US raid 'undermines' Somalia talks

Opposition alliance threatens to pull out of UN-sponsored mediation efforts.

    Thursday's US air strike in Dusamareeb killed
    al-Shabaab leader Aden Hashi Ayro [REUTERS]

    "We will reconsider taking part ... due to the US military attack," he
    said in a telephone interview from Cairo on Friday.

    Alliance 'crucial'

    The alliance, which was formed in 2007 after the Islamic Courts Union was forced from the country by Ethiopian troops and Somali transitional government forces, contains both moderates and hardliners.


    participation is seen as being crucial to the success of the talks, which are scheduled to take place in neighbouring Djibouti.

    Aden Hashi Ayro, the leader of the al-Shabaab group, was killed after a US military strike on his home in the central

    Somali town of Dusamareeb on Thursday.

    The attack also killed another 24 people, five in the targeted house and the rest in nearby homes, witnesses said.
    Members of his group have been blamed for recent attacks on transitional government troops and their Ethiopian allies in the capital Mogadishu and other towns.

    However, analysts say that the air raid, the latest in a series of US military attacks in Somalia this year, is unlikely to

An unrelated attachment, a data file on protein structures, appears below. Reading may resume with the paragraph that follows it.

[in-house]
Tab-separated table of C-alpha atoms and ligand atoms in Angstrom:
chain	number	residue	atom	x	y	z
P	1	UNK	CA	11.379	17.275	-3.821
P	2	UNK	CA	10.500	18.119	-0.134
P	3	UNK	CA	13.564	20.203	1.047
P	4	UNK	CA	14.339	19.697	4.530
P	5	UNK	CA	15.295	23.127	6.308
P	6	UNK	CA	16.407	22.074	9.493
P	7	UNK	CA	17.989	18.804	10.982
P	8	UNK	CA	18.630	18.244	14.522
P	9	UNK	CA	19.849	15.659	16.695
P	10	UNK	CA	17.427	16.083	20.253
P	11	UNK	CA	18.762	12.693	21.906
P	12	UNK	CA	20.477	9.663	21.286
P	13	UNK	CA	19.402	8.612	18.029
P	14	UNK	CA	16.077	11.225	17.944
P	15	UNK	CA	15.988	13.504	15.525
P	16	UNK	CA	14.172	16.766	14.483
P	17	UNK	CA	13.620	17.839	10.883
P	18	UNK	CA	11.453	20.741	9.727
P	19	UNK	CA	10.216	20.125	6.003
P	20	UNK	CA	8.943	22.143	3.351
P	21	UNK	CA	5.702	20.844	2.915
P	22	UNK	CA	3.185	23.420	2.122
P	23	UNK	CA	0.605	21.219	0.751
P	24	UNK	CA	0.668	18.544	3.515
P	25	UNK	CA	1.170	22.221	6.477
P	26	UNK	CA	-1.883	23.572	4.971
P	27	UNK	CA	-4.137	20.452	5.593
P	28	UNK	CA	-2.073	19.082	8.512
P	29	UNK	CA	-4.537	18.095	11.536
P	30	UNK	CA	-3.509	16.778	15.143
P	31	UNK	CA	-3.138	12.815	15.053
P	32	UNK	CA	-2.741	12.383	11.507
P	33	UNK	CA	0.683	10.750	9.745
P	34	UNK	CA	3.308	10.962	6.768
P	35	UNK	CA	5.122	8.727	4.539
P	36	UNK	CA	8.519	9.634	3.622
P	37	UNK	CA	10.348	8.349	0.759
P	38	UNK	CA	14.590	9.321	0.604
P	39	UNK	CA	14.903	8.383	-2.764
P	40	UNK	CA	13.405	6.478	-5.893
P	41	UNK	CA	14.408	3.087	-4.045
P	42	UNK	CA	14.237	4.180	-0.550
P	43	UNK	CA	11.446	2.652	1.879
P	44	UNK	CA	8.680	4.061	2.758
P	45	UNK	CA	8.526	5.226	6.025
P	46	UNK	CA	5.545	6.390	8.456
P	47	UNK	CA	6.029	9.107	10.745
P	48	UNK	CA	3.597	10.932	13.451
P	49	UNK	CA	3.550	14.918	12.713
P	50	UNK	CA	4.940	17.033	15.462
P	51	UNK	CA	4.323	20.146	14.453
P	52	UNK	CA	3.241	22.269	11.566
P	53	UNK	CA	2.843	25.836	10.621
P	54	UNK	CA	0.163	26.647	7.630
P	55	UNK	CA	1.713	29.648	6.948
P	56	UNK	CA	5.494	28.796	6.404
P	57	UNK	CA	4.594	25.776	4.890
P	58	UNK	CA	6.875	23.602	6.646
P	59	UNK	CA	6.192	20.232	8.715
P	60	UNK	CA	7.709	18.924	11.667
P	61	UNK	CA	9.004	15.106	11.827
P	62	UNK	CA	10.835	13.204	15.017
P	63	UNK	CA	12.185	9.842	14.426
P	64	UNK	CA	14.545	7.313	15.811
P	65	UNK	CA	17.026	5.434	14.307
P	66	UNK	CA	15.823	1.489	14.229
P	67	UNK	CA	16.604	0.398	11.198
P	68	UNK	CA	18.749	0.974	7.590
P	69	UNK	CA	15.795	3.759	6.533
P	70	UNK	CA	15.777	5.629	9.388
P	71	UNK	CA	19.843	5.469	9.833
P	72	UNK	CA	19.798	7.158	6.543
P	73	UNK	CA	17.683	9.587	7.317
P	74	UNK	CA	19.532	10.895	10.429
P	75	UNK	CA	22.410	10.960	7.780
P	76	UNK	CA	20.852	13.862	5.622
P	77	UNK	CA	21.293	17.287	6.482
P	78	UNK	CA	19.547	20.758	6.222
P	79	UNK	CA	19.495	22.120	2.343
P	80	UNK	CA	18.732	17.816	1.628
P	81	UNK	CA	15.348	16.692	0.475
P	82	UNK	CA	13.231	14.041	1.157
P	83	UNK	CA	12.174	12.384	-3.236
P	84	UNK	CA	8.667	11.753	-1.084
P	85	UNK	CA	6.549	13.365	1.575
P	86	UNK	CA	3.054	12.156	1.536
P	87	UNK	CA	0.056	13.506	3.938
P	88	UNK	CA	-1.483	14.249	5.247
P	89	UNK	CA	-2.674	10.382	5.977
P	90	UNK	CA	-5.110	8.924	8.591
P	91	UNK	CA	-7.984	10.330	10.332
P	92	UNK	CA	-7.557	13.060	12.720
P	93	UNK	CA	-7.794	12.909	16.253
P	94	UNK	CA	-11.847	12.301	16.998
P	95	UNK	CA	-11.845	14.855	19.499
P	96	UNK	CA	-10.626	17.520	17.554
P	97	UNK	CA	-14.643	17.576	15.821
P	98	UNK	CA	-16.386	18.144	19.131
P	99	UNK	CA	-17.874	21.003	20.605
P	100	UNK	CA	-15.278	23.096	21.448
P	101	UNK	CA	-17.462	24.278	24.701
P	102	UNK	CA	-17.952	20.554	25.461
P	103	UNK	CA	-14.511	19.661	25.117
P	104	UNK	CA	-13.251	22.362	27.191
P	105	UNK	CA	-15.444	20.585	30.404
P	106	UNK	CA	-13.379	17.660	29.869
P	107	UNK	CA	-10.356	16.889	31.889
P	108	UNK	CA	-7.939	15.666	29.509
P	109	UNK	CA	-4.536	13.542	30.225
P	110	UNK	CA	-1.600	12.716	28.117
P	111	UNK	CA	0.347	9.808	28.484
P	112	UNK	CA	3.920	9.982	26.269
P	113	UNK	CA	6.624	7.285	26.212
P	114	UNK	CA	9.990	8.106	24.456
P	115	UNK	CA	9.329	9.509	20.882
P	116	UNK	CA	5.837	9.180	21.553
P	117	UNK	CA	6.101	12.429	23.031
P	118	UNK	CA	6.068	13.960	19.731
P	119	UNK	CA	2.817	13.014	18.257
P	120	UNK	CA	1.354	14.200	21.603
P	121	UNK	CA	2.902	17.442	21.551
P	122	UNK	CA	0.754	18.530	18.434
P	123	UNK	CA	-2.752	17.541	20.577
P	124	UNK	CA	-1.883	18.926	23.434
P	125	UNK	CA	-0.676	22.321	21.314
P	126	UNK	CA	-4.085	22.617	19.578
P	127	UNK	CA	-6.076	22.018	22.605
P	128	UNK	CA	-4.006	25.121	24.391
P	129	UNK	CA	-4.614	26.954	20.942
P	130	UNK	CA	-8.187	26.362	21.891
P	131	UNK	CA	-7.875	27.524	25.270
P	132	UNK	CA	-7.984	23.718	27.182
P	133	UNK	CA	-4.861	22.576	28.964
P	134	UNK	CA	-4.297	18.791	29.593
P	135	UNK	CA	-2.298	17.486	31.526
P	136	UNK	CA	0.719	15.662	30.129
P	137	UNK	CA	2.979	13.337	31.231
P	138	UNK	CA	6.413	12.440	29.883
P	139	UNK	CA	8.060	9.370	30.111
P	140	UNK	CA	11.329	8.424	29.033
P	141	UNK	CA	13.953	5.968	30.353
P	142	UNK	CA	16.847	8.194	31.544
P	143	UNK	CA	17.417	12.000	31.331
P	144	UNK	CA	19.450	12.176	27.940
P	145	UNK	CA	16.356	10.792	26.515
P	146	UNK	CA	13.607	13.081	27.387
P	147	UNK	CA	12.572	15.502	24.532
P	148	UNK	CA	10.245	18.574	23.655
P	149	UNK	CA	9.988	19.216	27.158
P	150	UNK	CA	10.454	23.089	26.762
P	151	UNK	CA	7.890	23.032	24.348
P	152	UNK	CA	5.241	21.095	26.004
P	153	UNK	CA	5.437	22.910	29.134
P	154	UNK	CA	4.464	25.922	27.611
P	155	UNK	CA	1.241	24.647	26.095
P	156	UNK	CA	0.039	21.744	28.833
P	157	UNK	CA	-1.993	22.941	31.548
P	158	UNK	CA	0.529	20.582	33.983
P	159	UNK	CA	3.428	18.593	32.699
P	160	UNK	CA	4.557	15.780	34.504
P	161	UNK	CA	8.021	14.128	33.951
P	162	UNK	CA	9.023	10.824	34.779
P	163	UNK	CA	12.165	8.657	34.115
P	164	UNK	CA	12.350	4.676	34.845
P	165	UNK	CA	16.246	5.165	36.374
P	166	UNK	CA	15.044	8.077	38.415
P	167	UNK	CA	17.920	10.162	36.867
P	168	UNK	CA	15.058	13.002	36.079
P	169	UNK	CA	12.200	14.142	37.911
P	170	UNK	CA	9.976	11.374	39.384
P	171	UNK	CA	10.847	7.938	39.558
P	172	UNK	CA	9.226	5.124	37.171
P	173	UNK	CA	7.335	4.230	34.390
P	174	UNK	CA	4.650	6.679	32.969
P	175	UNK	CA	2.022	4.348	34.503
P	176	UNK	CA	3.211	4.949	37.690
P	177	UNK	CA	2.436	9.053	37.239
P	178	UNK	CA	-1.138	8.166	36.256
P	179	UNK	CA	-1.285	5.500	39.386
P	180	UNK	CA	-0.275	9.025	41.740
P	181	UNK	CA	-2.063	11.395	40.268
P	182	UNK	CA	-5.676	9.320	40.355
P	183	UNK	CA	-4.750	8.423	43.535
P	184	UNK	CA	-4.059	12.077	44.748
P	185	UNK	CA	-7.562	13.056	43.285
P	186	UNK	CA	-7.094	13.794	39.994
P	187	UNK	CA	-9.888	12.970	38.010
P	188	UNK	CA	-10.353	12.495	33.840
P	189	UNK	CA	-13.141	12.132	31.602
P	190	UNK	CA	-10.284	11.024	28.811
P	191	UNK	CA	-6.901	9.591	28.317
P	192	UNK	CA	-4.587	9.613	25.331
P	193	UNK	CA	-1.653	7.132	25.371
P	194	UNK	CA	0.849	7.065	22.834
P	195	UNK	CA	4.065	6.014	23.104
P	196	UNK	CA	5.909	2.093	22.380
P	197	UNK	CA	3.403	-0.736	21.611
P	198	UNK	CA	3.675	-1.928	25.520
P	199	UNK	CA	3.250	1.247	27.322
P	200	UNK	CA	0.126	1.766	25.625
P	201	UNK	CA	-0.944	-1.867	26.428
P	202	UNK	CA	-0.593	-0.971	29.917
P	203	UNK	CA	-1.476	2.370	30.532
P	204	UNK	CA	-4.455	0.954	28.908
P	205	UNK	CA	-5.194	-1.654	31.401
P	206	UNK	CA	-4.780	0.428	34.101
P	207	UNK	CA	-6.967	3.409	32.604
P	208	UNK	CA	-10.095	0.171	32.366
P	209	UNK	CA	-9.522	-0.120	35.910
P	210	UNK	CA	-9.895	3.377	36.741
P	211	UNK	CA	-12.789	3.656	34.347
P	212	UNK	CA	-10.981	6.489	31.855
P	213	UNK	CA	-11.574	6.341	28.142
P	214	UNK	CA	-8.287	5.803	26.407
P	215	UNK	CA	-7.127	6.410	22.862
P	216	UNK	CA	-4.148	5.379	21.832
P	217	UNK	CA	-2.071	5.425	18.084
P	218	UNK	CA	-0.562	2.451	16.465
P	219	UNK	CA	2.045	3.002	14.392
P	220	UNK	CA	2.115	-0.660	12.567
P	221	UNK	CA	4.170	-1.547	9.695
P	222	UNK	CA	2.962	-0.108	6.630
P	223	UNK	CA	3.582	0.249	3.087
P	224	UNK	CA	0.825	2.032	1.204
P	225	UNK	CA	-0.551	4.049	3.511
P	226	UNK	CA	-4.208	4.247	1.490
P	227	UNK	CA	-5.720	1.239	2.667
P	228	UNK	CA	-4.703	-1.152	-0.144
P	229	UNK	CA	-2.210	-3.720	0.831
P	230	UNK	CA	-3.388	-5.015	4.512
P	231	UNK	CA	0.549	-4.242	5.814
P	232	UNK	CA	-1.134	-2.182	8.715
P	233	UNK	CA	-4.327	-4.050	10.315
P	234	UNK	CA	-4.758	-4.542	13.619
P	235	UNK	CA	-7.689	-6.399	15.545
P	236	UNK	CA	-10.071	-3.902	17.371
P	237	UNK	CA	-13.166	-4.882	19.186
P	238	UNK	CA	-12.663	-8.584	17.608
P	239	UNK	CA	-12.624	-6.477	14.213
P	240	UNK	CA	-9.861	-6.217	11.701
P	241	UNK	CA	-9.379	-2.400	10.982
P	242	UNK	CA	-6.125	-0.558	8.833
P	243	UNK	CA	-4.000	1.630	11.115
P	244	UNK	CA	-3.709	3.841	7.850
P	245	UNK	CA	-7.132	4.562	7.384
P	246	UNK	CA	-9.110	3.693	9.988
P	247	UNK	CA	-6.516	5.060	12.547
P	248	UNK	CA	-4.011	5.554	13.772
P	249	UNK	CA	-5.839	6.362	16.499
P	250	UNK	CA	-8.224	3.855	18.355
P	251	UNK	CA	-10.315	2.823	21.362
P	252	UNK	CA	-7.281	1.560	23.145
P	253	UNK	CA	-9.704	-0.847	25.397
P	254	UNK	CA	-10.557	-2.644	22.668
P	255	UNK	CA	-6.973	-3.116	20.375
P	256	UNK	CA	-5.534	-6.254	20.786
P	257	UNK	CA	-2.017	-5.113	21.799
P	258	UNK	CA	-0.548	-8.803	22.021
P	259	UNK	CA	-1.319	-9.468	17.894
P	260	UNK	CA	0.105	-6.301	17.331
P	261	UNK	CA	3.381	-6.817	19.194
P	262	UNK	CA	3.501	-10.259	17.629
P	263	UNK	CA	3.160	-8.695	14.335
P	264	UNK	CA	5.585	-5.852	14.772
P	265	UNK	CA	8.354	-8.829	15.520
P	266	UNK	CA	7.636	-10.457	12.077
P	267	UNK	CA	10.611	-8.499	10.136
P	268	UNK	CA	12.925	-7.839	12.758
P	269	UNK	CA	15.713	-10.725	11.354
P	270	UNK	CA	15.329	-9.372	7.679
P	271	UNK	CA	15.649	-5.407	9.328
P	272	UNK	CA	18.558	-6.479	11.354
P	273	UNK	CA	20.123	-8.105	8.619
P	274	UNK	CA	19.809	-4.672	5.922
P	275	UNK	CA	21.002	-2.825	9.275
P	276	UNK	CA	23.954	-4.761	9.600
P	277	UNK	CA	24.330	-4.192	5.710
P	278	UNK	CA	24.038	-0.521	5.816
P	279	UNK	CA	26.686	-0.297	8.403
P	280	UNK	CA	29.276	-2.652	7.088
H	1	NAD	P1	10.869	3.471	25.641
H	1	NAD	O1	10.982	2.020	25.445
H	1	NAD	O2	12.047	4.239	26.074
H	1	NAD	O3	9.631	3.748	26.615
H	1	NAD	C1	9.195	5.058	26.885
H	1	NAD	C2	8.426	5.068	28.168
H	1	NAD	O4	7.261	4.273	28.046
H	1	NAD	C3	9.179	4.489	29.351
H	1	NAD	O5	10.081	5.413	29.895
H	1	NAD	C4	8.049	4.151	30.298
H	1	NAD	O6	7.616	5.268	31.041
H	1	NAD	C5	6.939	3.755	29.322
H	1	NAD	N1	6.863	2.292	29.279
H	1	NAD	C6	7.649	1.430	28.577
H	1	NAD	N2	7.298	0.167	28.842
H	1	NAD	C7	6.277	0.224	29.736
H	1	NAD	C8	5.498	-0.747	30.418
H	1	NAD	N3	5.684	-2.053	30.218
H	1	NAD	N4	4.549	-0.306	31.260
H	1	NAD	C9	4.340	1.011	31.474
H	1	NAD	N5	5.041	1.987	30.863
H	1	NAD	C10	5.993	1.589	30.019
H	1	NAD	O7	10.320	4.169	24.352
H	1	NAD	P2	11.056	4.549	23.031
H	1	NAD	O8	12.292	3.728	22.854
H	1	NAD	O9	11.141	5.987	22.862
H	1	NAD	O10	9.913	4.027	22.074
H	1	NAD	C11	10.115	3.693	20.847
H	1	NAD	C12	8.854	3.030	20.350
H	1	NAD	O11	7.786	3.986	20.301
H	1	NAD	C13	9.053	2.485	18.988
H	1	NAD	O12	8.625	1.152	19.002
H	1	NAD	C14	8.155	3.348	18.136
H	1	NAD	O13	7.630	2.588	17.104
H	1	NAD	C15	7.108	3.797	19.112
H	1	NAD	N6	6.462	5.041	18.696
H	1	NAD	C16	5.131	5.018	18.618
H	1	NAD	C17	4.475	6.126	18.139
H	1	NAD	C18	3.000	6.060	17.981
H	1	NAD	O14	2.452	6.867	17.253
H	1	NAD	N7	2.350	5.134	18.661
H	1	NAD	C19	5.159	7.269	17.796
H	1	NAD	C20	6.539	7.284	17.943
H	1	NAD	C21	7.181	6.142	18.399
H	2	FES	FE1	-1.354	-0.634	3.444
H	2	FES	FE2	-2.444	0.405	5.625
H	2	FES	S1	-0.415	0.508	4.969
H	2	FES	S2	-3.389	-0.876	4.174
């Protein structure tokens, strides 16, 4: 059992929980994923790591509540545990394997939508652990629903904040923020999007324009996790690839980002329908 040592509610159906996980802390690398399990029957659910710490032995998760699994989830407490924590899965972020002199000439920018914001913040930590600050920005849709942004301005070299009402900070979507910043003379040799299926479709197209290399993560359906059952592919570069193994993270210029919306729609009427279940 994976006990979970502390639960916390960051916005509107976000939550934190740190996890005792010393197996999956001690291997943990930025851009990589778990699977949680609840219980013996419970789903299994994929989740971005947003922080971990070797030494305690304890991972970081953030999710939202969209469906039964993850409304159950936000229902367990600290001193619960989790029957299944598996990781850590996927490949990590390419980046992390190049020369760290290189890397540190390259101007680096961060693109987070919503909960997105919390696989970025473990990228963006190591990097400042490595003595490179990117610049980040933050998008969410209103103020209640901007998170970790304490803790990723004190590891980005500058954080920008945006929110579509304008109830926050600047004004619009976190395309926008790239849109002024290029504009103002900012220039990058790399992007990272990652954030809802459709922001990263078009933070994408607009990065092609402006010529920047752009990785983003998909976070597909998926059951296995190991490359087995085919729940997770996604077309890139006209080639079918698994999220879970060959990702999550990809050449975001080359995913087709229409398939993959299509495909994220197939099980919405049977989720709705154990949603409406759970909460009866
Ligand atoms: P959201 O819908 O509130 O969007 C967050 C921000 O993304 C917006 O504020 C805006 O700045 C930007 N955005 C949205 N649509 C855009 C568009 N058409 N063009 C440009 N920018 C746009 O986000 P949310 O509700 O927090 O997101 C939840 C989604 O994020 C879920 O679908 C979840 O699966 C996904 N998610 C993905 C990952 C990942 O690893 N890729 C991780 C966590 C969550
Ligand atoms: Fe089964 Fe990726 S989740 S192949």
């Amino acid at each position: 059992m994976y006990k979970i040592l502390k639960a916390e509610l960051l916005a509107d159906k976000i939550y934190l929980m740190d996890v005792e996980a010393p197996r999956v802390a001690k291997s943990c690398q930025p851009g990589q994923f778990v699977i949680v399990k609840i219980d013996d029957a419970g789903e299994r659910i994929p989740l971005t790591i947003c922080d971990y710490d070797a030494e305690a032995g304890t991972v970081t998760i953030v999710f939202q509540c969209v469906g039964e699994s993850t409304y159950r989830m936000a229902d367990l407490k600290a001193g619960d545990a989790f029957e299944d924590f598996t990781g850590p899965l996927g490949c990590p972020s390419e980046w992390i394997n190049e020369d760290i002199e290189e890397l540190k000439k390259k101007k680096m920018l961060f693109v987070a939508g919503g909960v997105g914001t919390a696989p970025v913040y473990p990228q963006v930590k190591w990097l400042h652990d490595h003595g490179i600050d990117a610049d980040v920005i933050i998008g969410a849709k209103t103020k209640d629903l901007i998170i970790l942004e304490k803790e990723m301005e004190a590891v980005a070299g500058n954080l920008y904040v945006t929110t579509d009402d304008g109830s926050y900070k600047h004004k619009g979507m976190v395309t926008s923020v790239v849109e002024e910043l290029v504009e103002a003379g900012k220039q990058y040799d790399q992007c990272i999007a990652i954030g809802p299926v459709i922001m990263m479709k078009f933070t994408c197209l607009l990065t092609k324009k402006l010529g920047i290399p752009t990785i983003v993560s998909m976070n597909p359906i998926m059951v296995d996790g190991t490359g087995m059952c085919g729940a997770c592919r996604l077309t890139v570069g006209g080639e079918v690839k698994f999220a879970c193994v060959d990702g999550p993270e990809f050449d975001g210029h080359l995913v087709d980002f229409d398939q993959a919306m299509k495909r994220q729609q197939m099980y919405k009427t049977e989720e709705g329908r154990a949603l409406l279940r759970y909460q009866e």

significantly weaken the armed opposition.

    Revenge vowed

    Sheik Muqtar Robow, a spokesman for the al-Shabaab group, said on Friday: "This will not deter us from prosecuting our holy war against Allah's enemy."

    "If Ayro is dead those he trained are still in place and ready to avenge against the enemy of Allah.

    "It is impossible to hit missiles on our people and we let your citizens come to our country. We warn them to stay

    out of our country," Robow said.

    Al-Shabaab, labelled a terrorist organisation by Washington, has concentrated on hit-and-run attacks on Ethiopian troops, killed government troops and seized weapons.

    It is believed to have up to 7,000 mostly young fighters organised in several hundreds cells.

    Al-Shabaab was formerly the armed wing of the Council of Islamic Courts movement which seized control of much of southern Somalia, including the capital, Mogadishu, in 2006.

    SOURCE: Agencies


    The shocking story of Israel's disappeared babies

    The shocking story of Israel's disappeared babies

    New information has come to light about thousands of mostly Yemeni children believed to have been abducted in the 1950s.

    Stories from the sex trade

    Stories from the sex trade

    Dutch sex workers, pimps and johns share their stories.

    Inside the world of India's booming fertility industry

    Inside the world of India's booming fertility industry

    As the stigma associated with being childless persists, some elderly women in India risk it all to become mothers.